The records of the Old Bailey, from 1674 up to 1913, are now online, at OldBaileyOnline.org. I've already wasted hours reading them, and I bet you will too. The web site is beautiful, has an outstanding search system, and the most fascinating records. It's just wow.
The first thing I did, of course, was go name surfing. In only a few minutes I found this record. Let me introduce you to my ancestor, in the criminal trial of...
WILLIAM CORBY, Theft > pocketpicking, 6th July 1835WILLIAM CORBY was indicted for stealing, on the 3rd of July, 1 handkerchief, value 2s. 6d. the goods of Charles Frederick Edgar, from his person.CHARLES FREDRICK EDGAR . On the 3rd of July I was in Clerkenwell—I had this handkerchief in my pocket, and lost it—I do not know who took it.THOMAS HEADWORTH . I live in St. John-street. About three o'clock, I saw the prosecutor walking in that street, and the prisoner was close behind him, touching his pocket—I went to the door, and saw his hand in the pocket—he drew the handkerchief out, and passed it form his right hand to his left—I immediately ran and laid hold of him—he threw it down—I told the gentleman, who took it up.Prisoner. Q. Did you not say a man in a velvet coat threw the handkerchief down, and it went on my breast.A. I did not.GUILTY . Aged 20.— Transported for Seven Years.
Or at least, my relatives who've researched the family history tell me this is the fellow from whom we're descended.
It's a good thing my ancestor took to a life of crime. Based on his defense, he would never have made it as a lawyer.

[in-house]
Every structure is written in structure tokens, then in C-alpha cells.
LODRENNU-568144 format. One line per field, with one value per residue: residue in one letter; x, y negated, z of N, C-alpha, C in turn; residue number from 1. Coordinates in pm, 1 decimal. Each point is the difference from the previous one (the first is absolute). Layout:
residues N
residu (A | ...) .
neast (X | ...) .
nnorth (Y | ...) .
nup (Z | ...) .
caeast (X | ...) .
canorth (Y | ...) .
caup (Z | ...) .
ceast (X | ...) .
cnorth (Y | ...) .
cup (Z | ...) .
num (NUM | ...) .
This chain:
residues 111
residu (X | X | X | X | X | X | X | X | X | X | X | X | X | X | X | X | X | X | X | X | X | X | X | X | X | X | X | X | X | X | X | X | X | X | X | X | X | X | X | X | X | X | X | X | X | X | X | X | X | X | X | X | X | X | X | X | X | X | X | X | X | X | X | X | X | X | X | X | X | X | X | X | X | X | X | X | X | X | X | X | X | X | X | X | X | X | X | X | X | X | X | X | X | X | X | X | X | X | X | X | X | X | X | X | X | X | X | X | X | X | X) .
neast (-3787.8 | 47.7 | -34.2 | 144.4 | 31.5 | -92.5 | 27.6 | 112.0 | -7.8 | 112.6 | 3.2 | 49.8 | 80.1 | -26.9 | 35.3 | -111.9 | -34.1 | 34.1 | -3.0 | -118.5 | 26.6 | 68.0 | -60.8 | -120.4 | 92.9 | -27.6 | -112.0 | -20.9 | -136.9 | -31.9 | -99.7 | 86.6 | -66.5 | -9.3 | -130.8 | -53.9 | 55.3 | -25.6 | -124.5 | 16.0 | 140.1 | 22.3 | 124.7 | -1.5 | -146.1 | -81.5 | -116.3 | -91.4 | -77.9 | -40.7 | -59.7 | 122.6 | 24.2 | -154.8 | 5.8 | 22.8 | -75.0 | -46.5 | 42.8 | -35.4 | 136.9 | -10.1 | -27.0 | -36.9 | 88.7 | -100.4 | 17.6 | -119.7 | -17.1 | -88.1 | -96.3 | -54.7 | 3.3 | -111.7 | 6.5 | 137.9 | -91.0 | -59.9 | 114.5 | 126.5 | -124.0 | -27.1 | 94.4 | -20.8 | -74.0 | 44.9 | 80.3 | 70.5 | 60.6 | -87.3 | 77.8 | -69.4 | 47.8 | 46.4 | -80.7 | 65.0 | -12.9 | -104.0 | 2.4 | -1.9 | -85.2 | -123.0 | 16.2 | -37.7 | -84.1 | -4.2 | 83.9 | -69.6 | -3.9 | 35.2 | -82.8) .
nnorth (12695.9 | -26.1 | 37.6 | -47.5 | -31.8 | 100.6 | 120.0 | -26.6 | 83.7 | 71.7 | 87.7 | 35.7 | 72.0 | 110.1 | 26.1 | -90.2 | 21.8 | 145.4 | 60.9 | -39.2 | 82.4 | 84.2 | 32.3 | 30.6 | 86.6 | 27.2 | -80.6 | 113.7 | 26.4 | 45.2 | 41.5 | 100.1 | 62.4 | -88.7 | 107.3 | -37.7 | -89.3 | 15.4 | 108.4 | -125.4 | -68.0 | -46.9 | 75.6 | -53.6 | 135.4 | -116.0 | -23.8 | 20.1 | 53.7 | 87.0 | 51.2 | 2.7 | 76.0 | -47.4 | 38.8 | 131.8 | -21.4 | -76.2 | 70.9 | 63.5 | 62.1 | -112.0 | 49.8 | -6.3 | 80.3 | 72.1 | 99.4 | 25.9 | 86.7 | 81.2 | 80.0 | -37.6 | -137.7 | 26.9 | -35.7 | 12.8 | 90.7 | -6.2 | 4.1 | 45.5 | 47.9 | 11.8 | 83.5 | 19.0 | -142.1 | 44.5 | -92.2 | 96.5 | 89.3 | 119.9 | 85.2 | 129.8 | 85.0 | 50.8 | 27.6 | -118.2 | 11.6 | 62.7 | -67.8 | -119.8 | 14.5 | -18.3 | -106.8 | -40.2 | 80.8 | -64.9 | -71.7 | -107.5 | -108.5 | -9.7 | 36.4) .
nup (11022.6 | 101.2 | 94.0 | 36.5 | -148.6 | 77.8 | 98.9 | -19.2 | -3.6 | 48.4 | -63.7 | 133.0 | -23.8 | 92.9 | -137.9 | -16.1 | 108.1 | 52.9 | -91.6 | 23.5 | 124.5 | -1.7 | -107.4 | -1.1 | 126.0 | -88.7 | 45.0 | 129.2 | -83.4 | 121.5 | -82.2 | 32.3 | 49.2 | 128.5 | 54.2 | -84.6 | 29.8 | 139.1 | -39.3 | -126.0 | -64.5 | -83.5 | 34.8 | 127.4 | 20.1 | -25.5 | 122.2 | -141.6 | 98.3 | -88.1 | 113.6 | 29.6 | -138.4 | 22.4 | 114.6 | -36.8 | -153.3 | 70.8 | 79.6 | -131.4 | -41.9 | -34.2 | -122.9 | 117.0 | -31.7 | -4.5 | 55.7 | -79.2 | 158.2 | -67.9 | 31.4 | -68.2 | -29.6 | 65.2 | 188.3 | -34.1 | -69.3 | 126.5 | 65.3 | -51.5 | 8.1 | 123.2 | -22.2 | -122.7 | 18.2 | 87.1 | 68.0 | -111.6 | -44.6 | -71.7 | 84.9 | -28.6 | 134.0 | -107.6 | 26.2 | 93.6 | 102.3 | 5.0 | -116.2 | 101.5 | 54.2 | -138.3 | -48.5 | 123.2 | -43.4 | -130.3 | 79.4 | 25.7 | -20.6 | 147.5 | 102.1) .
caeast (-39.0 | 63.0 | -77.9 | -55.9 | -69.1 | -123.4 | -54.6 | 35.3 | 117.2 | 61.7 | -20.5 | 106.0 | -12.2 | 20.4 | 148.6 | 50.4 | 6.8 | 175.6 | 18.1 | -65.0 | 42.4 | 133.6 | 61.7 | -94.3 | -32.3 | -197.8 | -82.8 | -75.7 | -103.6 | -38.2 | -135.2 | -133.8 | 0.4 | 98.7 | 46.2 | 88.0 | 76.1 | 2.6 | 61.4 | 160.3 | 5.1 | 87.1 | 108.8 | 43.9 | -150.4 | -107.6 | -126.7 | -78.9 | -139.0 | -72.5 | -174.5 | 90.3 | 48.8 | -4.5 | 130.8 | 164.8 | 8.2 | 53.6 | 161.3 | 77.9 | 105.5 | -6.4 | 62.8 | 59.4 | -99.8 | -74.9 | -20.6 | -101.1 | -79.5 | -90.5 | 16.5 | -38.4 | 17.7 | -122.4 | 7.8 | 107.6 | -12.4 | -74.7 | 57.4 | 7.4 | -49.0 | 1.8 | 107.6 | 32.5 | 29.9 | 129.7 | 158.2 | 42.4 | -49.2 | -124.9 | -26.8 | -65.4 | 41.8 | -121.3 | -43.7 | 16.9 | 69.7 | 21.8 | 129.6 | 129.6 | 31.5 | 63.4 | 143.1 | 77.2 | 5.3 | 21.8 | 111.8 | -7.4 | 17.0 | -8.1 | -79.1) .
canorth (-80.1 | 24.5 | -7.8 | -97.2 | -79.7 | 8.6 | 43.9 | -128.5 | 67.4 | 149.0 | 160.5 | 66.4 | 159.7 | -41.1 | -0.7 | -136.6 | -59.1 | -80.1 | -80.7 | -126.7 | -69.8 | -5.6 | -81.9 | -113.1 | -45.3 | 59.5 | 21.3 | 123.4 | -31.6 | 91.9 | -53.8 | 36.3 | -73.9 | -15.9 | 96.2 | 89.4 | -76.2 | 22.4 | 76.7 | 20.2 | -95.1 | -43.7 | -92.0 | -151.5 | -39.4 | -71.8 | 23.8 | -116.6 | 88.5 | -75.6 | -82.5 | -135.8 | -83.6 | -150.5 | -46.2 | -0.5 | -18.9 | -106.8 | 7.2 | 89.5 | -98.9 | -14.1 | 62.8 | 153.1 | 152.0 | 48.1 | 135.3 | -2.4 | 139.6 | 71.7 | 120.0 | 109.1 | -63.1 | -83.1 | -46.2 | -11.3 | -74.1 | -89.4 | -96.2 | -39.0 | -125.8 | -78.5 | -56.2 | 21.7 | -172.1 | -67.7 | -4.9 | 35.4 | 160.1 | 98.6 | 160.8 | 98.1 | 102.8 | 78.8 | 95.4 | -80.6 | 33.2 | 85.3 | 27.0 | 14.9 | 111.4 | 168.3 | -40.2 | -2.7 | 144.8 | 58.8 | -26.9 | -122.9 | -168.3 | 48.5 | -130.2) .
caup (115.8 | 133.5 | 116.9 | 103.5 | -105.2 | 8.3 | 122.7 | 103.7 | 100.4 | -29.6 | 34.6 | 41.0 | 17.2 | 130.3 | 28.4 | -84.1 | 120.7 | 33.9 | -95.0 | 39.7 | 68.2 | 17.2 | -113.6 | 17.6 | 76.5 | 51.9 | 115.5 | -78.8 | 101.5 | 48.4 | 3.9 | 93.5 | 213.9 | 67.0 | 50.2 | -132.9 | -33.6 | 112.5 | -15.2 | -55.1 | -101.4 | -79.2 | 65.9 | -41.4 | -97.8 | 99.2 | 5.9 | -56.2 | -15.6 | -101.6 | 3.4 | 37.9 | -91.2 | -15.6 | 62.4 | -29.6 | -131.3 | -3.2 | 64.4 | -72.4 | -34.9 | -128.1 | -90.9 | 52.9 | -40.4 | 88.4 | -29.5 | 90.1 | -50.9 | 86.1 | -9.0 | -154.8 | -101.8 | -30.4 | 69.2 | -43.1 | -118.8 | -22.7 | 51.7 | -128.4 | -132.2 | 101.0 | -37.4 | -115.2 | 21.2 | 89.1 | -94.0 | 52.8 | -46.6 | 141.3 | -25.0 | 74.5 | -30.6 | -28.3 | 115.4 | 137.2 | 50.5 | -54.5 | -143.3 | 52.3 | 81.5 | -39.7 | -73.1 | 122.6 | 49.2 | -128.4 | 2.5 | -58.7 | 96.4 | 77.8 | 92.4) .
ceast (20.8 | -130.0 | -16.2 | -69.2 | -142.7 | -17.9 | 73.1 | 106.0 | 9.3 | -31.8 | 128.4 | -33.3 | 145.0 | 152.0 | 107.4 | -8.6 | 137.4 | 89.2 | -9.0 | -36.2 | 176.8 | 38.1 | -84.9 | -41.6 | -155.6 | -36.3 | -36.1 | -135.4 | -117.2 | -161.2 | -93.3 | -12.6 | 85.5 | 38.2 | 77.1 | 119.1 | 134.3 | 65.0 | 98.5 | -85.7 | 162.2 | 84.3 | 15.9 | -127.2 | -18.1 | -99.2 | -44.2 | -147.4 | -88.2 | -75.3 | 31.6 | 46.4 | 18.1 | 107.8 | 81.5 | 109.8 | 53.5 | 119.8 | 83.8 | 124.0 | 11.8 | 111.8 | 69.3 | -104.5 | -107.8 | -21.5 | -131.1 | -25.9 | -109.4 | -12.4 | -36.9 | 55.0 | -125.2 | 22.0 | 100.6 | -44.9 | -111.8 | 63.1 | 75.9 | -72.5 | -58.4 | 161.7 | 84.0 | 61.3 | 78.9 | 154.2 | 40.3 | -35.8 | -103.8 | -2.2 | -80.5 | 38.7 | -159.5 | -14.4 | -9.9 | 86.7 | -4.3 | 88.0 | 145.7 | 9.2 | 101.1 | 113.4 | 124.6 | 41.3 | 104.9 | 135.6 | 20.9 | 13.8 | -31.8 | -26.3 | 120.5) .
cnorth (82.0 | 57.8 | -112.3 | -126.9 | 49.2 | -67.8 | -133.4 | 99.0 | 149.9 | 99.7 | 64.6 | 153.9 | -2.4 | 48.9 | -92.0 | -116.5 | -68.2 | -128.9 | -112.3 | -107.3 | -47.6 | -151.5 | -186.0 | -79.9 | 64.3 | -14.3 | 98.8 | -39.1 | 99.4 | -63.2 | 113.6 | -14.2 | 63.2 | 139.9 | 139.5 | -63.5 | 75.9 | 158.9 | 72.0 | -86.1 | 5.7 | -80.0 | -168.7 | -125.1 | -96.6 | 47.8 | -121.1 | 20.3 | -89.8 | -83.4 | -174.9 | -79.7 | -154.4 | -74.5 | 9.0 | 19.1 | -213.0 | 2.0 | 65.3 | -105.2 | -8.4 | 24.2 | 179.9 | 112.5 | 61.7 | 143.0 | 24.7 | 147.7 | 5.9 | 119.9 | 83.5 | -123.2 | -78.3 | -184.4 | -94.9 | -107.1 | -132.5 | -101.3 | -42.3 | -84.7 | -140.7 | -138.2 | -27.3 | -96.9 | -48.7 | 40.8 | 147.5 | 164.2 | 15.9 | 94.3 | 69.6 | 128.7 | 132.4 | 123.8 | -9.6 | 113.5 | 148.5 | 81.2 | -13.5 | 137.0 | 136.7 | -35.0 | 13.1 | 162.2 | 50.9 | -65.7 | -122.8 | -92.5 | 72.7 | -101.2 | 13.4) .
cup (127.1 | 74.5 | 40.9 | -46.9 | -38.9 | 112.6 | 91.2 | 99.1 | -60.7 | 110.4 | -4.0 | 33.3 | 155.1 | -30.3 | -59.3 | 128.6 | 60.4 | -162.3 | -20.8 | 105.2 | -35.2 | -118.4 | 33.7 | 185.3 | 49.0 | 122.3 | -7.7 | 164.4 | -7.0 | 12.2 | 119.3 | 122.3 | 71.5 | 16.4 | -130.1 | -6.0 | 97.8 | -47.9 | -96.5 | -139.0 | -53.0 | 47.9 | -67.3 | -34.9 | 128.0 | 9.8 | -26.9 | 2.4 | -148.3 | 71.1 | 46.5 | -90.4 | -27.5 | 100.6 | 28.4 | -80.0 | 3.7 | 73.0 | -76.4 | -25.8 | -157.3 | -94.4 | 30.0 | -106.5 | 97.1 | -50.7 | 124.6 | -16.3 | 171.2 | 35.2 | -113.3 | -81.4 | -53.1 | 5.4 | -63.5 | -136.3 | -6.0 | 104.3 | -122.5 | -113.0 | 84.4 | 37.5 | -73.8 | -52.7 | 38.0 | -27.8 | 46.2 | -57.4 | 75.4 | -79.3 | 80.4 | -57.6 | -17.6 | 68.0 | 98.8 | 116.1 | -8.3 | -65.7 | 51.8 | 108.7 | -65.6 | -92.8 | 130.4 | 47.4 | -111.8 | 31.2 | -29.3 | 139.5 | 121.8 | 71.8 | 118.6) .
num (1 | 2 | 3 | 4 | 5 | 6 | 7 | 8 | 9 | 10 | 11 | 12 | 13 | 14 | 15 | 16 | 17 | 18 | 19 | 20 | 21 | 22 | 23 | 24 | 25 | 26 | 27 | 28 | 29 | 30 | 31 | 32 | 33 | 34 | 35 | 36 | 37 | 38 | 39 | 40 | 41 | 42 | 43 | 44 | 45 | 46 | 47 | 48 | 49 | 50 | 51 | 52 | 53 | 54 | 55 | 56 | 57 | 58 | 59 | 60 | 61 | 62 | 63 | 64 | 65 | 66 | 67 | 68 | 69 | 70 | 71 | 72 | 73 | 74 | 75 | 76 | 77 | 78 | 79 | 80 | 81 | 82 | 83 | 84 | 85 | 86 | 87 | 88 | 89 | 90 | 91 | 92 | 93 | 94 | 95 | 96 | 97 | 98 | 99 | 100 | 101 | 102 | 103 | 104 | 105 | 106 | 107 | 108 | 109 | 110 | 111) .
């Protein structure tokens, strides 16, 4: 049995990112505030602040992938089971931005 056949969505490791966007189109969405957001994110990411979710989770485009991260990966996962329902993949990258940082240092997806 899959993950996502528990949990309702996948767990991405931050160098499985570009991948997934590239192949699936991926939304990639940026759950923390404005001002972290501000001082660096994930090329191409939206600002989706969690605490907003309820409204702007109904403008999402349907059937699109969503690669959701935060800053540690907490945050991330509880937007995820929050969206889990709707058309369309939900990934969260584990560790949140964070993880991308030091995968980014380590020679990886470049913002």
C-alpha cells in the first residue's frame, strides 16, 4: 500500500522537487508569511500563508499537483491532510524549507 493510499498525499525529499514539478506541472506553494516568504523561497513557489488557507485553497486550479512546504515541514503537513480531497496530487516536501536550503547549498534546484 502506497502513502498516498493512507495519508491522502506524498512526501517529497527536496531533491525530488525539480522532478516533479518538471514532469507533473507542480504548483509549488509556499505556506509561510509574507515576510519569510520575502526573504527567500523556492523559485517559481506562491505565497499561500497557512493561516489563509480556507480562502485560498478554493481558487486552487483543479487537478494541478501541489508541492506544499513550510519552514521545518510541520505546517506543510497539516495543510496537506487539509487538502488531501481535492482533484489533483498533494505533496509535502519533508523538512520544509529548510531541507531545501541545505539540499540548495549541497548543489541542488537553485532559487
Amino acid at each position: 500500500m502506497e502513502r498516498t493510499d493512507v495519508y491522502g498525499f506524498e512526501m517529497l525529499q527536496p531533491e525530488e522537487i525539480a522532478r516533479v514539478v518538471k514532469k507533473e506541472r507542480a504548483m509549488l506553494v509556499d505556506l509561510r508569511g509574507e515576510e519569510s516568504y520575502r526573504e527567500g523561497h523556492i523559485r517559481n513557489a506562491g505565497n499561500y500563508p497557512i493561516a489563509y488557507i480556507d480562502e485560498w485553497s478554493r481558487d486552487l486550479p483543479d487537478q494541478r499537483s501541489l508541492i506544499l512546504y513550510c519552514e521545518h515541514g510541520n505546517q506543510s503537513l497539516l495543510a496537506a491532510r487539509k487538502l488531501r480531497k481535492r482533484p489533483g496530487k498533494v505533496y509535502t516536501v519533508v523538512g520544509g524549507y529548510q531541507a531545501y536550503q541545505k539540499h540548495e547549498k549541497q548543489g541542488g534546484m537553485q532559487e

Why didn't Corby argue that he was walking behind Edgar, saw the handkerchief fall, and picked it up to return it? He still needs to impugn Headworth as a witness, but he can argue the angle of sight, and Headworth's natural suspicion, led him to misinterpret an innocent event. The agreed fact that Edgar felt nothing helps the claim of an accidental fall.
Yes, yes, I know...my illustrious forefather is obviously a petty thief, but seriously, almost any defense is better than asking the prosecution's only witness to change his mind with a leading question.
The earliest record of a criminal Corby is another William Corby in 1770 for highway robbery, violent theft, receiving, and grand larceny. Needless to say he dangled for that lot.
I also discovered that there was a police officer called George Corby, variously described as a beadle, a constable, and a street-keeper who, if the number of times he appears is any indicator, touched an amazing number of collars. GC (same initials!) appears to have been more Lestrade than Holmes, but nevertheless the temptation to write some short stories is almost overwhelming.